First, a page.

In the Spotlight: Aug. 28 to Sept. 1, 2023

Kudos to these faculty, staff, students and programs 

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  • Thomas Hoisch, emeritus professor in the School of Earth & Sustainability, along with NAU alumni Suzanne Affinati, visiting lecturer in the School of Earth & Sustainability, and Chloe Bonamici, assistant professor in the Department of Geoscience at the University of Wisconsin at Madison received a $700,000 grant from the National Science Foundation to study unusual rock activity in western Arizona and southeastern California.  
  • NAU’s men’s and women’s cross-country teams were voted as the preseason favorites in the Big Sky Coaches Poll last week. Both teams stand in sixth place after their strong performance at the NCAA National Championship. 
  • NAU was recognized as one of Money’s 2023 Best Colleges. After surpassing results from data collection and analysis, NAU ranked high on top in the affordability, quality and student outcomes after graduation.  
  • As part of their Elevating Excellence grant, John Doherty, head of Teaching, Learning and Research Services, at Cline Library,  and Theresa Carlson, head of Content, Discovery and Delivery Services, at Cline Library, awarded a total of $12,500 for Open Educational Resource (OER) projects to:
    • Dana Ernst, associate professor in the Mathematics and Statistics department, was awarded $1,000 to adapt current OER textbooks for MAT 320 and MAT 411.
    • Gerrick Lindberg, associate professor in the Chemistry and Biochemistry department, recieved $5,000 to create a new OER text to replace his current for CHM 341.
    • Sudipta Mallik, associate professor in the Mathematics and Statistics department,also received $5,000 to create a new OER text for MAT 137.
    •  Breanna Powers, associate professor in the School of Forestry, received $1,500 to adopt OER for FOR 450 and adapt OER for FOR 508.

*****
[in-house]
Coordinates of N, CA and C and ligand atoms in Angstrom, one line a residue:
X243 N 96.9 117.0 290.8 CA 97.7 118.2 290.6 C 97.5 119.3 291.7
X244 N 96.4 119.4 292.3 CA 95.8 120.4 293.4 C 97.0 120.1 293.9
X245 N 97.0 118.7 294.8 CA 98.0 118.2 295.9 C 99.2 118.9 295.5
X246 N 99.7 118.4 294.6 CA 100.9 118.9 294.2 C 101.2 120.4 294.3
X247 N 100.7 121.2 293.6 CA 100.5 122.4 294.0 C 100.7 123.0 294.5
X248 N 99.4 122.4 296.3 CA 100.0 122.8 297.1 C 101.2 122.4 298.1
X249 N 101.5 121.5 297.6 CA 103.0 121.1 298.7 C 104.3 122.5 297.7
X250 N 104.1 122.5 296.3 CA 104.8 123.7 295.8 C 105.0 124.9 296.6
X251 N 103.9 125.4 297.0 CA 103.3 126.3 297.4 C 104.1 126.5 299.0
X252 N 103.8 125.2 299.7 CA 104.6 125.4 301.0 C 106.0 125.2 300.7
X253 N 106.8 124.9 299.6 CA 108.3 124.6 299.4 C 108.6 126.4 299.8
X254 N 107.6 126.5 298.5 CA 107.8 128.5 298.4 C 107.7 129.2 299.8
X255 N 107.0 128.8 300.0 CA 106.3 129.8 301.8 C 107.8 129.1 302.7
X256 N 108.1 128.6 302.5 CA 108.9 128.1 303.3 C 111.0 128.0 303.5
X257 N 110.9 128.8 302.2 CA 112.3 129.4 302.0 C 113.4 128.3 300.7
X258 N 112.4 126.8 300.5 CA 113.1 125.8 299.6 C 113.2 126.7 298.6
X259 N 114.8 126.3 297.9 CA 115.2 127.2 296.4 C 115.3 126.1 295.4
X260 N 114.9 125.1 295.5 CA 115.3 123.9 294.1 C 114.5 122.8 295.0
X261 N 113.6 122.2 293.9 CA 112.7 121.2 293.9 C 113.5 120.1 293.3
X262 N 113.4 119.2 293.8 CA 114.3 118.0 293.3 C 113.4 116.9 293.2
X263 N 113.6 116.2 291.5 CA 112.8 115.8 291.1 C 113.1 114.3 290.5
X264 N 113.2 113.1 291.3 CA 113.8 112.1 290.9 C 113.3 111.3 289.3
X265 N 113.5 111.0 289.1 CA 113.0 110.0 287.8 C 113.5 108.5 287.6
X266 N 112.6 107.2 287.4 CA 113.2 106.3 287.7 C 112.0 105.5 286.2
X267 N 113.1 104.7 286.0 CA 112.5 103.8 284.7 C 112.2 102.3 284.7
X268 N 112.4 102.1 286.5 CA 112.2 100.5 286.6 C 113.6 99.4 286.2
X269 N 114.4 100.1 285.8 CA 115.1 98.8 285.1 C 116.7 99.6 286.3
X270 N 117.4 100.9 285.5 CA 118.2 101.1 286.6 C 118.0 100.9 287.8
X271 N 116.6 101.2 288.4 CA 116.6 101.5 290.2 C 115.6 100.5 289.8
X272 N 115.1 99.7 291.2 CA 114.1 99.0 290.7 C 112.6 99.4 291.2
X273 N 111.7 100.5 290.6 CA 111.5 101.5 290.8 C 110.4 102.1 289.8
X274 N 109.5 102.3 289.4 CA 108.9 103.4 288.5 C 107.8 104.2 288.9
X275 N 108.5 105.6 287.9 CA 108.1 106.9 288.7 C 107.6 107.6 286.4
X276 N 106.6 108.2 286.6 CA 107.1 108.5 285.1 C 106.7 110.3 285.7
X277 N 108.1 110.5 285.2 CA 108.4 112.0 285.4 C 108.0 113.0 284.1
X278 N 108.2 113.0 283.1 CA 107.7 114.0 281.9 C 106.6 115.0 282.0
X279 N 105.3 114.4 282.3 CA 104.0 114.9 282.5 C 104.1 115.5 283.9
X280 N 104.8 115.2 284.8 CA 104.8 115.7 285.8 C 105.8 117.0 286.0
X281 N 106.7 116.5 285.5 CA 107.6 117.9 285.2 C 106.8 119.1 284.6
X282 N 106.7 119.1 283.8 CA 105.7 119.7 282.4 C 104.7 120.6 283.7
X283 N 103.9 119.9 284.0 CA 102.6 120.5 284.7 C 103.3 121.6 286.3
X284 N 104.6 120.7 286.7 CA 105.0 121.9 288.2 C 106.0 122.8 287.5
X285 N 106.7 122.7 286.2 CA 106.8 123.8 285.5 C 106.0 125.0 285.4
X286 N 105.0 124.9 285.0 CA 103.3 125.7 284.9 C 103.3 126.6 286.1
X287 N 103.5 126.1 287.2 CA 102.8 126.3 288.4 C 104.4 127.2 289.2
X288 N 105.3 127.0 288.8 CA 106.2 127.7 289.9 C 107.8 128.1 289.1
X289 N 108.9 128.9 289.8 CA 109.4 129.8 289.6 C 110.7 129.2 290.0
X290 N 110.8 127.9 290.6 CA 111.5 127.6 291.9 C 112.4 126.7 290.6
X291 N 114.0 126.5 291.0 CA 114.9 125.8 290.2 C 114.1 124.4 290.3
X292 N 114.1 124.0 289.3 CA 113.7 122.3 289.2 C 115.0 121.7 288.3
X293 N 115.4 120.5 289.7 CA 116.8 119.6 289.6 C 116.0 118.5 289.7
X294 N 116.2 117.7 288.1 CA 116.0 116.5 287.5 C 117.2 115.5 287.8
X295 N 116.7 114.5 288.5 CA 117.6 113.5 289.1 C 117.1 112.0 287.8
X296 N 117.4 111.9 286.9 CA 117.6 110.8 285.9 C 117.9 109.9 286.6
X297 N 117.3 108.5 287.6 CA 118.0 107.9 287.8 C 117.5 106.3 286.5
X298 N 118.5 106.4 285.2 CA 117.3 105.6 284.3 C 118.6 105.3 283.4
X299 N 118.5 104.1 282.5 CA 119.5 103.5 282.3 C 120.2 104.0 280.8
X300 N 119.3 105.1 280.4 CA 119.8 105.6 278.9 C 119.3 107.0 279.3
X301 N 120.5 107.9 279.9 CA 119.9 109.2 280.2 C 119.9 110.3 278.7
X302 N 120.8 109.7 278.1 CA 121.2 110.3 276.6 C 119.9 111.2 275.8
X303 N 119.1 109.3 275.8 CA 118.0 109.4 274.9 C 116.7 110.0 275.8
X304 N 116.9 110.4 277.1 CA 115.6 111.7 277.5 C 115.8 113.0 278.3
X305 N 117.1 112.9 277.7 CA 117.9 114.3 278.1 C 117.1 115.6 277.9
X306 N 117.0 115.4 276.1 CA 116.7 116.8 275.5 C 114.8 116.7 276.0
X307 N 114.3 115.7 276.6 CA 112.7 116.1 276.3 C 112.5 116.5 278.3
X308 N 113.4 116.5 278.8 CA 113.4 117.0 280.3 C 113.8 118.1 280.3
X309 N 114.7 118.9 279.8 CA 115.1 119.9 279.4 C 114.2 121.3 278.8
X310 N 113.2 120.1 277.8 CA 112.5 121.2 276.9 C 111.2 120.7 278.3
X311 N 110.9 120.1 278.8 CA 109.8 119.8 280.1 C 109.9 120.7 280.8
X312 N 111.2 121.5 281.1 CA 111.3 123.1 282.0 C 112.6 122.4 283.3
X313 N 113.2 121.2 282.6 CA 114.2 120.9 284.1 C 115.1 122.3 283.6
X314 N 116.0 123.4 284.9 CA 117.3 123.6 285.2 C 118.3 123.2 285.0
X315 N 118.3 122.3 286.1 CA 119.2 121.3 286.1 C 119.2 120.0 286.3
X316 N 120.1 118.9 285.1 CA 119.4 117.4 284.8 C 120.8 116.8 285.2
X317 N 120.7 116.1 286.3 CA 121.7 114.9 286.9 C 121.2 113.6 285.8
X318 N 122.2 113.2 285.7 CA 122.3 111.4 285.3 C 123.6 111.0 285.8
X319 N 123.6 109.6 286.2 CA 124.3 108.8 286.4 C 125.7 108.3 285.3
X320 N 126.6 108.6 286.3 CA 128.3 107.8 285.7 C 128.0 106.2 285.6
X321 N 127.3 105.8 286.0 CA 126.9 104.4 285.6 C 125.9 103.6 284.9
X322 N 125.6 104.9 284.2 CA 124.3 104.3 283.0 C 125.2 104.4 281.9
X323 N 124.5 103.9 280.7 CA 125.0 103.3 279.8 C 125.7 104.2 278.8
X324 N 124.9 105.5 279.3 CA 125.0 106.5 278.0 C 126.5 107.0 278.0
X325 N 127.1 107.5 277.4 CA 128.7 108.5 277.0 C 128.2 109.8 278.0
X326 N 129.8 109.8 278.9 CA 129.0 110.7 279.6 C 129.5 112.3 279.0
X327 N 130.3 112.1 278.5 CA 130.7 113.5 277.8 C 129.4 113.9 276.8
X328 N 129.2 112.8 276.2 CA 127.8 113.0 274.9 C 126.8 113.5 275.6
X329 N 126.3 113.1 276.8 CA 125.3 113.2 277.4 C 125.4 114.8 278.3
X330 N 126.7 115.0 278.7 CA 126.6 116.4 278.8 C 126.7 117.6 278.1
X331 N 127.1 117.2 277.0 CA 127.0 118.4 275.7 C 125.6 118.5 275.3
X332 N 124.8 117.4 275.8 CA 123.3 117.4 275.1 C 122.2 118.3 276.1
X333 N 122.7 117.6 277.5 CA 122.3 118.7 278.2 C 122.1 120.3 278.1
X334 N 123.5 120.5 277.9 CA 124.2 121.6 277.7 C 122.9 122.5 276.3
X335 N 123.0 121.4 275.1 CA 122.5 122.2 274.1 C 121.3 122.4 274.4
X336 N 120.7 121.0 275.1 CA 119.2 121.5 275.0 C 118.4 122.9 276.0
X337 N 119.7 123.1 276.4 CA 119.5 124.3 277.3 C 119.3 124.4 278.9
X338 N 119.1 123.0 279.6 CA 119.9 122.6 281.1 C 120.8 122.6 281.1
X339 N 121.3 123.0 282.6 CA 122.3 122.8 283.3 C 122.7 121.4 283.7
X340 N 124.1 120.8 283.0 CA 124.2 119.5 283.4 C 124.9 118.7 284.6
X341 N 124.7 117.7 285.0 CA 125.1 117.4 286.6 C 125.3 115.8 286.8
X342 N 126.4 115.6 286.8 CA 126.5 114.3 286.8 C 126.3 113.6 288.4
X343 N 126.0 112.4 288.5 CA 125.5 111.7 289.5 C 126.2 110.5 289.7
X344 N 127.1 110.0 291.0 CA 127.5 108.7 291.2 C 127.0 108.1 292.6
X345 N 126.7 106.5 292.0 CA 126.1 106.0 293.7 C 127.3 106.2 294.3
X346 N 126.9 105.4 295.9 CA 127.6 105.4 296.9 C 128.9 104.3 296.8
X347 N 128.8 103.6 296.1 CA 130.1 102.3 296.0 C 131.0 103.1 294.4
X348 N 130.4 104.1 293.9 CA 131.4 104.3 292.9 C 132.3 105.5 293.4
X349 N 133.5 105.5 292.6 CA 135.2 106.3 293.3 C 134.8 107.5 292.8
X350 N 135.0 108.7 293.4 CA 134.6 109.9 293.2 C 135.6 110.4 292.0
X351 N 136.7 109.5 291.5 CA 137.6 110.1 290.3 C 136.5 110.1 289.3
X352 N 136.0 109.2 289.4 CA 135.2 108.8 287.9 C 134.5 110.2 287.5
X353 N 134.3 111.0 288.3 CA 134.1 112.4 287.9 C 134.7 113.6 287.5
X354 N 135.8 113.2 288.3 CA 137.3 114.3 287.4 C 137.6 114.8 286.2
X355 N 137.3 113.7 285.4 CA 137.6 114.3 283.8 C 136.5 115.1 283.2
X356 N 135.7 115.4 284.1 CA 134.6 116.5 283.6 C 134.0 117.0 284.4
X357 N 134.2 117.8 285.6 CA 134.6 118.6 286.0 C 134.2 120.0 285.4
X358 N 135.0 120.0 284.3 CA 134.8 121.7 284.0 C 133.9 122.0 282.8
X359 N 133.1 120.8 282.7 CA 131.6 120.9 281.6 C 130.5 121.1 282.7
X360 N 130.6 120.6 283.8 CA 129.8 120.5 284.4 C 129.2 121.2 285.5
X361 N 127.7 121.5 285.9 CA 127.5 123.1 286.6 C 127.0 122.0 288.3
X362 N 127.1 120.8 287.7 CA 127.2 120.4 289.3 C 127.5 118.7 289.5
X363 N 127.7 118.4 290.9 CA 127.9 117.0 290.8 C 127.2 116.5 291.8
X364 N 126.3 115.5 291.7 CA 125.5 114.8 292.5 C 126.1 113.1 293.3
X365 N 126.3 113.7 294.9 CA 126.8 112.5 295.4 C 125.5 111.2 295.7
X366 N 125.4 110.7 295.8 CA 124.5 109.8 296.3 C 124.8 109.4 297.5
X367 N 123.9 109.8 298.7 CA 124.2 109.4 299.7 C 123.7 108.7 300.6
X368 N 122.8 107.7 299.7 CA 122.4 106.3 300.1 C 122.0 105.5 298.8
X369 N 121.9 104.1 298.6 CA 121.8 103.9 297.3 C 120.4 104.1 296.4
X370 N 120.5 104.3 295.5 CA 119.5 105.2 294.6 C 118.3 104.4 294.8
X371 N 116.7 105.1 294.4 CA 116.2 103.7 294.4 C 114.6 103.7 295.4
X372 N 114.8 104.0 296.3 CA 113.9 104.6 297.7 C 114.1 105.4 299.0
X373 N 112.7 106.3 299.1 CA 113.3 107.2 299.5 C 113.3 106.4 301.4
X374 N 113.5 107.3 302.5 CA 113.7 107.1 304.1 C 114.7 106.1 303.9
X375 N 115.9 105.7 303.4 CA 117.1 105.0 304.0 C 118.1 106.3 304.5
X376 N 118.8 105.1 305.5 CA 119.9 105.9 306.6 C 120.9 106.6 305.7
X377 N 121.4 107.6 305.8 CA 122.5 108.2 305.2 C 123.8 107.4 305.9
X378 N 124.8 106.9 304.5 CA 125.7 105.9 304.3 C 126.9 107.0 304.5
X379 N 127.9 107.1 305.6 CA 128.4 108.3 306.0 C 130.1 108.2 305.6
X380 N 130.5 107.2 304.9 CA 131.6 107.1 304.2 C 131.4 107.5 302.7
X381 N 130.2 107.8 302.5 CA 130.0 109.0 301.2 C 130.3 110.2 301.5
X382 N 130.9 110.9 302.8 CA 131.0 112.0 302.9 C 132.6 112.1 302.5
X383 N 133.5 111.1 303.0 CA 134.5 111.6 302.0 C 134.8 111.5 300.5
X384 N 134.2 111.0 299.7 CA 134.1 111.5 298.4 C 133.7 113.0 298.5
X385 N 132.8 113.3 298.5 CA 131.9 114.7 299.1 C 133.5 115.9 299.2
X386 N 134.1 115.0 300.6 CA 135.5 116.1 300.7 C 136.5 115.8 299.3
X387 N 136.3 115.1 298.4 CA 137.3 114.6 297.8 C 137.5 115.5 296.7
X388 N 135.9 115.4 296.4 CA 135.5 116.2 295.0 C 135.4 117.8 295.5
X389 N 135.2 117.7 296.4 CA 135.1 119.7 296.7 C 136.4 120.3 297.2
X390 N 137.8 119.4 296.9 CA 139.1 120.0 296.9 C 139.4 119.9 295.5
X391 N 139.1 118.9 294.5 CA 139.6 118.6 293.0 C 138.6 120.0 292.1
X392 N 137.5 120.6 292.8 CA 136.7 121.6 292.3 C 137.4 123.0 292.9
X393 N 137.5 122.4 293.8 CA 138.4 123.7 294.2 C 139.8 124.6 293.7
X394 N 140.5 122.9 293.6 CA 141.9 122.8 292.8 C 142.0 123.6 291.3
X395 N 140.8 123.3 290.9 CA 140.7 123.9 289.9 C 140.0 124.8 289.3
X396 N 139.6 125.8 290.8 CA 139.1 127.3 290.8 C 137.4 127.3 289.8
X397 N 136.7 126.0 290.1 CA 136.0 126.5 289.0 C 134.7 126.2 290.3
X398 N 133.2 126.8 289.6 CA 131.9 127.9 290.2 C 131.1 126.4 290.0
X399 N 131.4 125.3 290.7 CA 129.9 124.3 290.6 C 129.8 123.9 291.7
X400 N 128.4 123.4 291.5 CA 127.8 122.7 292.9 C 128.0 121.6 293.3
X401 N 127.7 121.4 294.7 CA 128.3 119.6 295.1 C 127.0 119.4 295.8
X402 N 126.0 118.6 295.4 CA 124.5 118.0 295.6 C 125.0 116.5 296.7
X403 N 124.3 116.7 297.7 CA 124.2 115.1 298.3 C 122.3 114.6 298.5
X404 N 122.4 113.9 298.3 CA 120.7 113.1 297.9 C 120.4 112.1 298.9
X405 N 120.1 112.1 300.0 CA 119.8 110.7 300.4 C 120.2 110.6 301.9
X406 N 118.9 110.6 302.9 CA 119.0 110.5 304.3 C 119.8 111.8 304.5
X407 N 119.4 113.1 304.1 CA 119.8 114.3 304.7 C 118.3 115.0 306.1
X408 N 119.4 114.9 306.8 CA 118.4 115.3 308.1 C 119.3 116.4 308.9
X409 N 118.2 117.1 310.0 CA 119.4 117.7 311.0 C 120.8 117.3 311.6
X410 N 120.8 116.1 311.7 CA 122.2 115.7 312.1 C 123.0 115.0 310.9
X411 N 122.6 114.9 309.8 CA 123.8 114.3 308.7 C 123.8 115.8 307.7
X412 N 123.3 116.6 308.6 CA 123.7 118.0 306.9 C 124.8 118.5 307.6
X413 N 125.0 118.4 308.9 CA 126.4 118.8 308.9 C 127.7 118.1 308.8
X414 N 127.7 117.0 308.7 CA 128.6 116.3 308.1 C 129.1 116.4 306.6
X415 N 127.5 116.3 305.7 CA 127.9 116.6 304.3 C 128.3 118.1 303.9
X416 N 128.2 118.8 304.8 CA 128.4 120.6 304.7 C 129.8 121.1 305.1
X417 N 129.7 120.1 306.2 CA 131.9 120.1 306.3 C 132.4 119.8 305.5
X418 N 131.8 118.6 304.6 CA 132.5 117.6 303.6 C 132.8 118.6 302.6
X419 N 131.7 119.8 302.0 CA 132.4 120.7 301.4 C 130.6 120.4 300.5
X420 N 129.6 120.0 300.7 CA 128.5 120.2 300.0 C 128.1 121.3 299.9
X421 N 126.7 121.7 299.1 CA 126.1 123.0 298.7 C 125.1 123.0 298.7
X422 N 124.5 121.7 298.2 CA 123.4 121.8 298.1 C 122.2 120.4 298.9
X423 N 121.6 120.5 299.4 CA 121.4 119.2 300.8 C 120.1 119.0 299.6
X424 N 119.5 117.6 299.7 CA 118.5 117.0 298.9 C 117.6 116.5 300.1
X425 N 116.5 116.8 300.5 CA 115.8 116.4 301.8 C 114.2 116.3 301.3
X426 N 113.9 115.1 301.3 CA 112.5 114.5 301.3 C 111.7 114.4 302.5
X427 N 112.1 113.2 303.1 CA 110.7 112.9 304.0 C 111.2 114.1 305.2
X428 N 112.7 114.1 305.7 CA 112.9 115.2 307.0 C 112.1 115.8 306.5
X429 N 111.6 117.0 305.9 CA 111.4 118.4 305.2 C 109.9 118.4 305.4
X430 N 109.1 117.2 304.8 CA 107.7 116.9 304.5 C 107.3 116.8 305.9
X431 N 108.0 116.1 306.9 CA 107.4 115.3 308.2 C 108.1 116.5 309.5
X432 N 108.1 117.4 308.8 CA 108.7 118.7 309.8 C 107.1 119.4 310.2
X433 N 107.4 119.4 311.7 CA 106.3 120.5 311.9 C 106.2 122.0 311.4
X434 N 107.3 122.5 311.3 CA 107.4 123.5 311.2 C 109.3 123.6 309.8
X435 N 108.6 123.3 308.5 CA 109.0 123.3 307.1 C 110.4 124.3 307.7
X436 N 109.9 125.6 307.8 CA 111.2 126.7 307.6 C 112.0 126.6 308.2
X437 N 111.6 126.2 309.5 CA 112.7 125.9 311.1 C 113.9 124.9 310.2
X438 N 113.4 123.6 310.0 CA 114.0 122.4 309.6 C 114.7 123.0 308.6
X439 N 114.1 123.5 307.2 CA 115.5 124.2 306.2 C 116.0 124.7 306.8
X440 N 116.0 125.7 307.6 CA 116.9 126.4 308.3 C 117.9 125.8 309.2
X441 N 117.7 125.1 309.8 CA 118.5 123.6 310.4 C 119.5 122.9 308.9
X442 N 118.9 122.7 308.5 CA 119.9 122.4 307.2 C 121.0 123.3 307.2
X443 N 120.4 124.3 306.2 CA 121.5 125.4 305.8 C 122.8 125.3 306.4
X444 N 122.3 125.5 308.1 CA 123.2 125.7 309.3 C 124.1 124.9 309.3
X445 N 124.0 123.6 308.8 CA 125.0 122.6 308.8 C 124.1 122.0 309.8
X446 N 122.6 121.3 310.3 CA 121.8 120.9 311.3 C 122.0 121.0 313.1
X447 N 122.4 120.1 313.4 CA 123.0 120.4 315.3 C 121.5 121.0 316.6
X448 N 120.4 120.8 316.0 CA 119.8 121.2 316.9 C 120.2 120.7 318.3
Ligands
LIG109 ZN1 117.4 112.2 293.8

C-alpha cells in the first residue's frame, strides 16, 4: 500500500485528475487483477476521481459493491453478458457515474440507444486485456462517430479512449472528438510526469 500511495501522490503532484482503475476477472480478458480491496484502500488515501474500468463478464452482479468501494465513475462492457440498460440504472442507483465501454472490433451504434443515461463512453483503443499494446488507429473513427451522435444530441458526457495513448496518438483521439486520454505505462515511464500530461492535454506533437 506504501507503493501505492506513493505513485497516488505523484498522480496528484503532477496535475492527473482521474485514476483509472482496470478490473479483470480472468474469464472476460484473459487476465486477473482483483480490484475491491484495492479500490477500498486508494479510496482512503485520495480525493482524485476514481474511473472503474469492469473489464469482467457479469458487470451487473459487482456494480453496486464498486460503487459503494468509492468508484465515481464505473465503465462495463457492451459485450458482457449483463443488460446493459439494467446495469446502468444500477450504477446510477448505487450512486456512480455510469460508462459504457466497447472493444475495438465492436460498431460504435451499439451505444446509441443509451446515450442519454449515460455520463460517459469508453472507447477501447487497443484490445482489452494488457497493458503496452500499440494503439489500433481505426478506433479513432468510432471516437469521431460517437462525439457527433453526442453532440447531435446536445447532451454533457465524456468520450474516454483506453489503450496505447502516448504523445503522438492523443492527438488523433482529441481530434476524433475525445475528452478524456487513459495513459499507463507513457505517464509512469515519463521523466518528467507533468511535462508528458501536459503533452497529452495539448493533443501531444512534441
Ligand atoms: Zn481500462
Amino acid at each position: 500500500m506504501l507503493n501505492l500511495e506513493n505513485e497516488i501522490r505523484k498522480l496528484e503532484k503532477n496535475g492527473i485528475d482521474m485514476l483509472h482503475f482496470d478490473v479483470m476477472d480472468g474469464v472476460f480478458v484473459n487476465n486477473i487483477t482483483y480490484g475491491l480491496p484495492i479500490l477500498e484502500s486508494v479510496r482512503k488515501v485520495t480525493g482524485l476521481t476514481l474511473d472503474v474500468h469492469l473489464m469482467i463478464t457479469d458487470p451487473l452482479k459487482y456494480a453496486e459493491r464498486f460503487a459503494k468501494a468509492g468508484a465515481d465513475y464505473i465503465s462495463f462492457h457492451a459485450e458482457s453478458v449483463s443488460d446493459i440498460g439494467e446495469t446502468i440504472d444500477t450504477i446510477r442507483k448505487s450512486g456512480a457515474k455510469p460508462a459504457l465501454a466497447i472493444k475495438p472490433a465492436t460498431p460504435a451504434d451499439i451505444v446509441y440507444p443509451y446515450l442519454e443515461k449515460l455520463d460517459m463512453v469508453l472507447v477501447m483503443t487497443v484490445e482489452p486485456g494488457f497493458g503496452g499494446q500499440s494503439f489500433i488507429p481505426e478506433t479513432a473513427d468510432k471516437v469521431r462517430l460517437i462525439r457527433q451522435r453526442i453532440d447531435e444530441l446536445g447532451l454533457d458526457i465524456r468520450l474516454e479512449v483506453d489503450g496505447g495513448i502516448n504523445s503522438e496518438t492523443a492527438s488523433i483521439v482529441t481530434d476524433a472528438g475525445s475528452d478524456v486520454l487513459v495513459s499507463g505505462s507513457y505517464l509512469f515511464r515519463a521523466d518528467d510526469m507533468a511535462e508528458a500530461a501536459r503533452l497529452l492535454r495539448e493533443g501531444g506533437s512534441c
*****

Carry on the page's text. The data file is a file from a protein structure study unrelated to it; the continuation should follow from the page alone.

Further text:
• Jasmine Anenberg, a graduate research assistant in the School of Forestry, contributed a poster on “Novel approach to biocrust restoration using pelletized moss” 
    • Lydia Bailey, a postdoc in the Center for Ecosystem Science and Society (Ecoss), presented on “Hope for bryophyte-mediated ecosystem services: conservation, restoration, and resilience” and “Restoration islands: Seeding biocrust in a sea of disturbance.”
    • Matthew Bowker, associate professor in the School of Forestry and assistant director of Ecoss, presented on “Incorporating Mosses into post-fire ecological restoration” 
    • Patrick Burns, senior research scientist in the School of Informatics, Computing, and Cyber Systems (SICCS), presented on “Spatially-continuous, annual maps of forest structure metrics derived from GEDI.”
    • Hillary Cooper, postdoc in the Center for Adaptable Western Landscapes (CAWL), gave a contributed talk titled, “Climate contrasts and variability as drivers of selection on phenotypic plasticity in
    • Christopher Doughty, associate professor in SICCS, gave a contributed talk titled, “Making the most of scarce ecological ground truth with state of the art data augmentation methods” and spoke in a session on “Modelling zoogeochemistry from local to global scales.”